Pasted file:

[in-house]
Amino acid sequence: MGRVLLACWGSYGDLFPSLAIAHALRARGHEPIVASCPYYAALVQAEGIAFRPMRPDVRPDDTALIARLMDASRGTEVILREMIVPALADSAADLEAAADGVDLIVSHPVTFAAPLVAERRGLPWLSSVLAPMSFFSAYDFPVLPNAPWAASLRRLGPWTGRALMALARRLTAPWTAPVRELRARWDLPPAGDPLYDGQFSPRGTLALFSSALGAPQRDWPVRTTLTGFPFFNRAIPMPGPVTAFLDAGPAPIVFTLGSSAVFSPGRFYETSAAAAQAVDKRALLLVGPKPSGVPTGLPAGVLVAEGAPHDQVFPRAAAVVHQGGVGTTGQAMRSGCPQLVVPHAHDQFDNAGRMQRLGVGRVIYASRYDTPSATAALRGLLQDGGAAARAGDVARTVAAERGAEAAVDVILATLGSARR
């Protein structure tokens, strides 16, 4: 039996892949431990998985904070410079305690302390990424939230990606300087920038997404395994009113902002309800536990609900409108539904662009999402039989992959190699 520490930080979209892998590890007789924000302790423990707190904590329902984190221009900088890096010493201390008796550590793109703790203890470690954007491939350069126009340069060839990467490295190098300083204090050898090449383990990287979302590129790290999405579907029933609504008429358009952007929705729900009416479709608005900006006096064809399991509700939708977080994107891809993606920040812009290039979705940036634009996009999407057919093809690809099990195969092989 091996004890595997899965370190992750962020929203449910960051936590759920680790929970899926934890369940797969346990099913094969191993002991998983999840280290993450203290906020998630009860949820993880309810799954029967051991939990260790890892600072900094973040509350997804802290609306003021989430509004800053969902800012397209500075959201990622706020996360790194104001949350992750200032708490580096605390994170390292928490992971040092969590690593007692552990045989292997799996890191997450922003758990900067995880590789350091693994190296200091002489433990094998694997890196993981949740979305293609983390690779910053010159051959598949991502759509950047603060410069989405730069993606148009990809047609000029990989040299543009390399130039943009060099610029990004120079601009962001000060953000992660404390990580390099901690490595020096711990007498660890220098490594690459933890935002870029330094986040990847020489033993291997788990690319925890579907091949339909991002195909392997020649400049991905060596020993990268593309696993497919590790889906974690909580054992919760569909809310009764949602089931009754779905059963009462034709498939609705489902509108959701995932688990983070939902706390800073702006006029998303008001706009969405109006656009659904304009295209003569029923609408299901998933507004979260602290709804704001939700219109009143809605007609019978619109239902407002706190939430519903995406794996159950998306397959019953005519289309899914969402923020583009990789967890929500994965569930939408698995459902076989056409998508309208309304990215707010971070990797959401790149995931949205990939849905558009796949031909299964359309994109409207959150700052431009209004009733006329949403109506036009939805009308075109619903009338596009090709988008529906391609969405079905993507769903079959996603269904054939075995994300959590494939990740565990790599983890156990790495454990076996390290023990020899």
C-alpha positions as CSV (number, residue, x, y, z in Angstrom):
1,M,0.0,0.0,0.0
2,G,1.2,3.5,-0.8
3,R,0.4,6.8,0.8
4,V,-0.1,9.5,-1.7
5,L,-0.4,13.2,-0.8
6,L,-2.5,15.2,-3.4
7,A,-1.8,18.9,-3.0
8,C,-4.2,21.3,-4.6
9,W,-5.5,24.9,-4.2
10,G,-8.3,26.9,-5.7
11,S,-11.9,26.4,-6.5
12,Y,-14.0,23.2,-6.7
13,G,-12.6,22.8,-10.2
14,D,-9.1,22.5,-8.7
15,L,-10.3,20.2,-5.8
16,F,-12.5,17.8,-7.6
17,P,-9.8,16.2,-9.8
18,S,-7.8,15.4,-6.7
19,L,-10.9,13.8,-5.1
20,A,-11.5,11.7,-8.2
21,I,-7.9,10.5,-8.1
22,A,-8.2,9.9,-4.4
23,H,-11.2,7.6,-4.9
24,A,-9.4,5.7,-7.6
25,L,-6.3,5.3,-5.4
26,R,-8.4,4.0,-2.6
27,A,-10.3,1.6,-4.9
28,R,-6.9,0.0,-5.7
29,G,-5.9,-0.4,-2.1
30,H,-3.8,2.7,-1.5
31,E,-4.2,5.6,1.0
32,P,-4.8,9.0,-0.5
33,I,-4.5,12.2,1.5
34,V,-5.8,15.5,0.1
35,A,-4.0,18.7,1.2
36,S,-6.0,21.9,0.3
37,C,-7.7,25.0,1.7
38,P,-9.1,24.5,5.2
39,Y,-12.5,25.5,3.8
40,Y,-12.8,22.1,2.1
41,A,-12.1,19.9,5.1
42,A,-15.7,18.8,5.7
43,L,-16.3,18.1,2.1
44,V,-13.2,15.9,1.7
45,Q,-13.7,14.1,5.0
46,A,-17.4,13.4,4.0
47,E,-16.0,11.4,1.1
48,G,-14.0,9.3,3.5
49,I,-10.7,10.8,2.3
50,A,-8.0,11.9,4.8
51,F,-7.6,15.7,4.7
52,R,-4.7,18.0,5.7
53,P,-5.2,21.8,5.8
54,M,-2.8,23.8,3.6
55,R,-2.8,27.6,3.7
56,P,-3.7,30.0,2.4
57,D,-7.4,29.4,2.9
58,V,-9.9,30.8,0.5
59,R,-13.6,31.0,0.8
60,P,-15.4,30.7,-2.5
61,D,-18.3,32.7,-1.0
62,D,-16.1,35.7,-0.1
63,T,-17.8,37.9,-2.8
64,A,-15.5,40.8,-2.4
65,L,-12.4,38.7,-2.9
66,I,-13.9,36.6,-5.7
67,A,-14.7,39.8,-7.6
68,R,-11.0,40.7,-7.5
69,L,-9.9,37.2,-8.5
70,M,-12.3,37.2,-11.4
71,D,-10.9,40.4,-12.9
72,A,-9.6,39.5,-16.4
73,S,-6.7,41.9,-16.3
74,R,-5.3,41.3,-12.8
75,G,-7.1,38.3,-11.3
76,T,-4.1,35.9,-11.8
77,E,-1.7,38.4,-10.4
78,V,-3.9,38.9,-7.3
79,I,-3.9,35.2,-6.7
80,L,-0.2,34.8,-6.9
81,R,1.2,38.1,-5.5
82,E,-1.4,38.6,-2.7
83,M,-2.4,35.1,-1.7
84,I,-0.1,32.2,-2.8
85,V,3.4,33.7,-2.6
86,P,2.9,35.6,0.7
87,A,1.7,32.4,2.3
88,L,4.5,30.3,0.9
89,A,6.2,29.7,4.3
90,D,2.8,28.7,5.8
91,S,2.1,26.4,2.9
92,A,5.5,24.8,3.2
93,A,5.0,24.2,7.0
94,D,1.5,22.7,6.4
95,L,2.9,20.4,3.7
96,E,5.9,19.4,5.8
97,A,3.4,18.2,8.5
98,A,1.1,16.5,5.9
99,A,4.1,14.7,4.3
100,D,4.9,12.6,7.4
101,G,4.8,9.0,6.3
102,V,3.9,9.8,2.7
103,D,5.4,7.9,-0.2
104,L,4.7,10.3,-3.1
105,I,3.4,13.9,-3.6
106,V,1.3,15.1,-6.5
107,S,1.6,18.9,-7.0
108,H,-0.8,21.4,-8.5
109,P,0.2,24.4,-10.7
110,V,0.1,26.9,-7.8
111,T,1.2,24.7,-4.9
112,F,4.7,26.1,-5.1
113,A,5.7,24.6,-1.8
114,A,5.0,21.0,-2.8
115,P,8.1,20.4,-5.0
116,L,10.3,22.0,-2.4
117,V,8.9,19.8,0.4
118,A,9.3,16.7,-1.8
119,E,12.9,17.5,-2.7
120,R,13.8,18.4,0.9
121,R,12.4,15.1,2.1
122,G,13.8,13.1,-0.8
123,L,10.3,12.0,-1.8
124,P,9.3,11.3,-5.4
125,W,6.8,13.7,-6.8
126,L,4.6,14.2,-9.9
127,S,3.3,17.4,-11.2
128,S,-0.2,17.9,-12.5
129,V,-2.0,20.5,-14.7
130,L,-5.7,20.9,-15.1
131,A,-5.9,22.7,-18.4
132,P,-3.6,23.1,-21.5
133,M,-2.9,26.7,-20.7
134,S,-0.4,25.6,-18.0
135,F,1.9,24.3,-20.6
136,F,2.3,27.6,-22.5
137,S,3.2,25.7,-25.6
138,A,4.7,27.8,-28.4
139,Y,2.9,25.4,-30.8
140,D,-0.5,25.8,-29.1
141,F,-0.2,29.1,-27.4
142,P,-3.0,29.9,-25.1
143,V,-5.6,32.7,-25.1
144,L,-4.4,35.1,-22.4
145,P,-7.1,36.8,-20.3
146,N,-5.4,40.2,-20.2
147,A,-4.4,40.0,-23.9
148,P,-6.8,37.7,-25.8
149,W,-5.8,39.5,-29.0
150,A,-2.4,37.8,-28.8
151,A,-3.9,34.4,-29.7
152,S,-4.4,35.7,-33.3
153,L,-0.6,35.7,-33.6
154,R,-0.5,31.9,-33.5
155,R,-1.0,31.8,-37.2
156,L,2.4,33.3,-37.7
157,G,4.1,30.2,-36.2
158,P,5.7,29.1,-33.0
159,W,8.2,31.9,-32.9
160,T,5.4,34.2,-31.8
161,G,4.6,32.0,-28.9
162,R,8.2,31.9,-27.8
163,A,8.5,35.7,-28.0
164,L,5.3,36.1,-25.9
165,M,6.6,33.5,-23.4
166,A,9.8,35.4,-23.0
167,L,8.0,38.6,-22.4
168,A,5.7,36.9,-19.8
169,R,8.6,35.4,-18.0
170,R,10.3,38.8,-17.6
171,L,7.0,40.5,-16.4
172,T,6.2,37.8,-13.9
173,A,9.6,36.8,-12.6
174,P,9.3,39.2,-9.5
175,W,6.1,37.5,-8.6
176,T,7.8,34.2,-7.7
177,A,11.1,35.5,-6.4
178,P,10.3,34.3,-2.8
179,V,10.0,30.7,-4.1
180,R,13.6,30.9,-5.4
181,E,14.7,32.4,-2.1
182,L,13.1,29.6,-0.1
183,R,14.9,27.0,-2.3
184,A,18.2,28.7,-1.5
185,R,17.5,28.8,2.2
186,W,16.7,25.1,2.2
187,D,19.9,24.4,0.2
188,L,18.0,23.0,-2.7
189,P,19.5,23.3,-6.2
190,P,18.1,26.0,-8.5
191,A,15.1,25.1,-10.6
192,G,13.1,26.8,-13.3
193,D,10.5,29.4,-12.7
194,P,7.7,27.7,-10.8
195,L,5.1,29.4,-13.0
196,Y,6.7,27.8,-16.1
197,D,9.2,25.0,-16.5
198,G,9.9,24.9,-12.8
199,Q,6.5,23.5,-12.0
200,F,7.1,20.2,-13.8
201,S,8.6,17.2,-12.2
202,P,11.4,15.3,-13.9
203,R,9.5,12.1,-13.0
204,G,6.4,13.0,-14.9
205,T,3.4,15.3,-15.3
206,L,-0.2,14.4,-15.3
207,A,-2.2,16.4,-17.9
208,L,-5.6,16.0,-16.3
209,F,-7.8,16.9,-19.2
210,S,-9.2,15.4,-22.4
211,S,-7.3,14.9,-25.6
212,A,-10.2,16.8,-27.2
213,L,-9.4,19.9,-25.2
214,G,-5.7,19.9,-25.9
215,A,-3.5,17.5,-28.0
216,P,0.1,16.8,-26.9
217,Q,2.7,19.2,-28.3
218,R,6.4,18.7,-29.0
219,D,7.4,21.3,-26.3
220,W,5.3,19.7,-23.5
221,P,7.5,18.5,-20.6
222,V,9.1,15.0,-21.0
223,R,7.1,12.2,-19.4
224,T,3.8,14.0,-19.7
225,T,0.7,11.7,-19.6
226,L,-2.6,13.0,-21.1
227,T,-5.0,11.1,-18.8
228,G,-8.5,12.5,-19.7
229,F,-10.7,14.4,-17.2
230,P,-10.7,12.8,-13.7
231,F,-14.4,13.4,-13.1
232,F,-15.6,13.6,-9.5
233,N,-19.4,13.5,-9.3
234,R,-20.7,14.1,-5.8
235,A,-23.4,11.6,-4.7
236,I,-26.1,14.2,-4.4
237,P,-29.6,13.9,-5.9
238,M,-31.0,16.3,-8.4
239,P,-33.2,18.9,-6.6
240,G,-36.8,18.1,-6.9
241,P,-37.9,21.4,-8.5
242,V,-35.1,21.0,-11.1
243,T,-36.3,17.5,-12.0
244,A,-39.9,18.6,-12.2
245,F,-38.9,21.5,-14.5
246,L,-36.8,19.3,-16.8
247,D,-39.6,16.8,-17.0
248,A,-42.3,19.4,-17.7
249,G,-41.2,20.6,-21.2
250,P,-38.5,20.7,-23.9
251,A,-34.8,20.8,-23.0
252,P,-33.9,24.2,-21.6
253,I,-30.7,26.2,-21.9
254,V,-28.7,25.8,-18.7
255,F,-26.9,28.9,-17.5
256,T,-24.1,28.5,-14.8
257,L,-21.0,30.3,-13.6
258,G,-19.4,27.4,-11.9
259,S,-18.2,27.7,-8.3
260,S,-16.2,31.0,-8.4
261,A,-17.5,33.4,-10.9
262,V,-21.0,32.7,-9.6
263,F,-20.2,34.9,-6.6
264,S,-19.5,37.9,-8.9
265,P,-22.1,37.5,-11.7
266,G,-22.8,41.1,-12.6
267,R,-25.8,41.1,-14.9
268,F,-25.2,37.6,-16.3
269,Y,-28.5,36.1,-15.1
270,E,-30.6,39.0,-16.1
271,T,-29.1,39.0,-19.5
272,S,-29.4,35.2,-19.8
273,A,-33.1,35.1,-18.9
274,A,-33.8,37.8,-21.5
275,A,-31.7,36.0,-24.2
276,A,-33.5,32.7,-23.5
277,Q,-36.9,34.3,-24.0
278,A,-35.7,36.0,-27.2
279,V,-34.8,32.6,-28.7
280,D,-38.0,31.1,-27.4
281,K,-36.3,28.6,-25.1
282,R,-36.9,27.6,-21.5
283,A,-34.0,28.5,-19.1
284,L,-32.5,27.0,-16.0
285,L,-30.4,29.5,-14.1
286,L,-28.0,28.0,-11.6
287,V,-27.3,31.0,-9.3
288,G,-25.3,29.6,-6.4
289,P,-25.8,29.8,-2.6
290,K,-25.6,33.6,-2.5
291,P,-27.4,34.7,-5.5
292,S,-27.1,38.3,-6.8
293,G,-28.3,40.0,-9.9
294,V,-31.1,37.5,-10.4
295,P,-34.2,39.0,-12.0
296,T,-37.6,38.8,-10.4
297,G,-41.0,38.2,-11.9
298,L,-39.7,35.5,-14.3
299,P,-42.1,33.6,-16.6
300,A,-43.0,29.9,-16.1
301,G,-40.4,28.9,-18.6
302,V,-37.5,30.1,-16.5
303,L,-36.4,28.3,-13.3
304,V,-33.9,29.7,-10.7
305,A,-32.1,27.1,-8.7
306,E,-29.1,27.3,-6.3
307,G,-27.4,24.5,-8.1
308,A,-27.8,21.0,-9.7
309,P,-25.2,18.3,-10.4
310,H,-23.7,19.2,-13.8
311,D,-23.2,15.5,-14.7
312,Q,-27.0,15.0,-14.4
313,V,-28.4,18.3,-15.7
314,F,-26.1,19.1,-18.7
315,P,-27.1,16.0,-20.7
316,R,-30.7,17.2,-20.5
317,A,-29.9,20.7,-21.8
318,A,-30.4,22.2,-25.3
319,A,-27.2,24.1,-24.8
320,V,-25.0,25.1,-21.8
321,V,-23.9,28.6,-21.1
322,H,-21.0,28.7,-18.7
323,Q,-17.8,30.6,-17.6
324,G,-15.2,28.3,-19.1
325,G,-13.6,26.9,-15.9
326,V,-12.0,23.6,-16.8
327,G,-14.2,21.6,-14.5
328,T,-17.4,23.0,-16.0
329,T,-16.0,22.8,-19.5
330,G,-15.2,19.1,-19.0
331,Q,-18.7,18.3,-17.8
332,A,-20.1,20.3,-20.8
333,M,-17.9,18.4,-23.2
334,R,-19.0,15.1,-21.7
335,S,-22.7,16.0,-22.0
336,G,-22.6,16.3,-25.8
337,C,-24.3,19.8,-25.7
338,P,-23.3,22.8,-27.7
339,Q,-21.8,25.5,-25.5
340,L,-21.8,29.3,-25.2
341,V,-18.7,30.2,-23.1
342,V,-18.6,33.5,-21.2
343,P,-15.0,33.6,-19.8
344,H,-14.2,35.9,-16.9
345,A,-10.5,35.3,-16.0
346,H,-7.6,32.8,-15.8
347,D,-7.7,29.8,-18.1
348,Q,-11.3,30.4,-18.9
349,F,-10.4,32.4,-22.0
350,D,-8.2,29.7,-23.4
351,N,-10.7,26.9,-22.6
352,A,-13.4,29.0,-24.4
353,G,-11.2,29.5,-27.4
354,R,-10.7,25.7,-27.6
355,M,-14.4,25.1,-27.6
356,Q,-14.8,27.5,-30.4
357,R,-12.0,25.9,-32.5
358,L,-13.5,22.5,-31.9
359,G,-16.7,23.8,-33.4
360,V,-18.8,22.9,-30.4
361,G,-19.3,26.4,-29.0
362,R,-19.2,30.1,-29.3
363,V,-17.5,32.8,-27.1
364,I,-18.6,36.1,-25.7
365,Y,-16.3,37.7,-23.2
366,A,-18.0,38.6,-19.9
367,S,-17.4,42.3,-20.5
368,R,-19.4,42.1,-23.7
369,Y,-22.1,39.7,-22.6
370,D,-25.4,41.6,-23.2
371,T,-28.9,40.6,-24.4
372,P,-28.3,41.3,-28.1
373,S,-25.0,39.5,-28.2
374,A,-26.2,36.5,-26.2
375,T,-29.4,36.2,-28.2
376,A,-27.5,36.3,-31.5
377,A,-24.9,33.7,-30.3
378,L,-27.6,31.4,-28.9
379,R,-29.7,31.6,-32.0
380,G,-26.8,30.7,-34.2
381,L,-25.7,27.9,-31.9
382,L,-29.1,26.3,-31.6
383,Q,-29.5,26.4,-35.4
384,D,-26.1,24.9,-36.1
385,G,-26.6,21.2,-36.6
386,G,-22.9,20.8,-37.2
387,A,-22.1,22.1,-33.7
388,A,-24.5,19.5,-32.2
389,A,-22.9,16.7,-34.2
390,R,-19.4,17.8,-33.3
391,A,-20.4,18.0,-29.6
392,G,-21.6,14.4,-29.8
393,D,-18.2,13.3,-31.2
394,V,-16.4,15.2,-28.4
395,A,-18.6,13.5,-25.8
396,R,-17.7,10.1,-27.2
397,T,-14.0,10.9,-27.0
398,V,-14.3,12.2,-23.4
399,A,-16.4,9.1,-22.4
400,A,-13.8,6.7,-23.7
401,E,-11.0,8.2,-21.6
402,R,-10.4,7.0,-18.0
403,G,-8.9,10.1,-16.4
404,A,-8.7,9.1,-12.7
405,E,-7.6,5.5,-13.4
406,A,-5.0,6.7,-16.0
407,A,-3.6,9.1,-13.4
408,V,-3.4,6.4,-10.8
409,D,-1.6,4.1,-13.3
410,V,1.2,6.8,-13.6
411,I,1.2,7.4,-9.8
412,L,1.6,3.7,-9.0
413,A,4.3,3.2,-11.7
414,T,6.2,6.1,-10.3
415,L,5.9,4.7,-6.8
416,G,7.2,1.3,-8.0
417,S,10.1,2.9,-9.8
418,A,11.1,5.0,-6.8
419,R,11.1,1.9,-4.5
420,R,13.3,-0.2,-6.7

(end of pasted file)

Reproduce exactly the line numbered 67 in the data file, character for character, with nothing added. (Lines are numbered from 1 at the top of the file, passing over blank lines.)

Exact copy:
63,T,-17.8,37.9,-2.8